Who's a heckin' good pup? Why, Hachi is!
Each character has their own health bar, subweapons, and can switched between effortless with the shoulder buttons. With regard to subweapons, some are better to hold onto for particular segments of levels over others. Dominque's is especially nice, as she can plant a seed that grows into a health-restoring item for any character that needs it, including herself. Different paths in levels house unique items that can increase the party's health, subweapon energy, attack, or defense, so it's often a good idea to go off the beaten path when possible. 

However, most paths in Curse of the Moon 2's seven levels will be off limits to most players in their first run. As new characters are earned, new paths become available on subsequent runs. In fact, to fully "complete" Bloodstained: Curse of the Moon 2, you need to run through the game no less than three times. That said, each time shakes the experience up considerably. The second run takes away one of your three heroes with the goal of rescuing them from their demonic possession. Then, the third run brings back some goodness from the original Curse of the Moon and ends on a truly crazy note--yes, more insane than having a corgi piloting a mech!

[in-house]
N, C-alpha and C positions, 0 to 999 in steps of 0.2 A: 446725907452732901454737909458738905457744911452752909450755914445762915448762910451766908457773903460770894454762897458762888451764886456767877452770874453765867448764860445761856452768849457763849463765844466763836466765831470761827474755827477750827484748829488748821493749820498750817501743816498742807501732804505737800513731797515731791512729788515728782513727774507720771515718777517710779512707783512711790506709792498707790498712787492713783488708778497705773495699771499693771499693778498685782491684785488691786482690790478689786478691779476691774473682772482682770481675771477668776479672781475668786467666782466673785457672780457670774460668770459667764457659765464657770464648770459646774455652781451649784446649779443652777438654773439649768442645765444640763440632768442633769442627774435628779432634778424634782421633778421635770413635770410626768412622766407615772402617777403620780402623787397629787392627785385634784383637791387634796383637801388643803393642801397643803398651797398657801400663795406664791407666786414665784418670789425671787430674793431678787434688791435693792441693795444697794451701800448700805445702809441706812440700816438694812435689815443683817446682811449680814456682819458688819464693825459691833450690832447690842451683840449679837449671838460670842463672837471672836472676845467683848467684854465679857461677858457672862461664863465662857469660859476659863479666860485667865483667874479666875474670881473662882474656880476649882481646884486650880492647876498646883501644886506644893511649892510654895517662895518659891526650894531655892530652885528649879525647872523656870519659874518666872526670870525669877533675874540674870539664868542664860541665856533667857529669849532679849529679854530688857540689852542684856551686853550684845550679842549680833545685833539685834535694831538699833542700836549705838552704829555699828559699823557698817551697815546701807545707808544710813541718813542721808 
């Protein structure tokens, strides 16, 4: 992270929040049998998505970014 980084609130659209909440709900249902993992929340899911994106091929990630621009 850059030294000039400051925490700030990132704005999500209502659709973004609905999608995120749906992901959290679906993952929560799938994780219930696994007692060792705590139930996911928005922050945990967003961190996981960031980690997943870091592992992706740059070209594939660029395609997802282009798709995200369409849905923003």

When a character loses all of their health, they are removed from your arsenal of heroes as you are put back at the last checkpoint you reached. The lone positive of this is that if you were facing a boss, the boss will have the same health remaining in their meter from the point you died at the boss. The overwhelming list of negatives is that when one or more characters are eliminated, you might as well take the "L" and lose a life to summon them all back. Checkpoints are often scattered in seriously ill-conceived manners, where many are placed far apart from one another, or worse, several screens away from a level's boss.

Oh, take an antacid already.
Curse of the Moon 2 features two styles of play. One is a classic Castlevania-like experience where damage results in your character getting knocked back, thus ripe for falling into bottomless pits from carelessly received hits in tried and true "NES hard" fashion. This mode has a lives system that takes away a life each time you revive all four heroes at once. The other mode is more to be my taste, but still a considerable step up in challenge when compared to the original game. There's no "knock-back" damage to speak of, but the game is still quite difficult.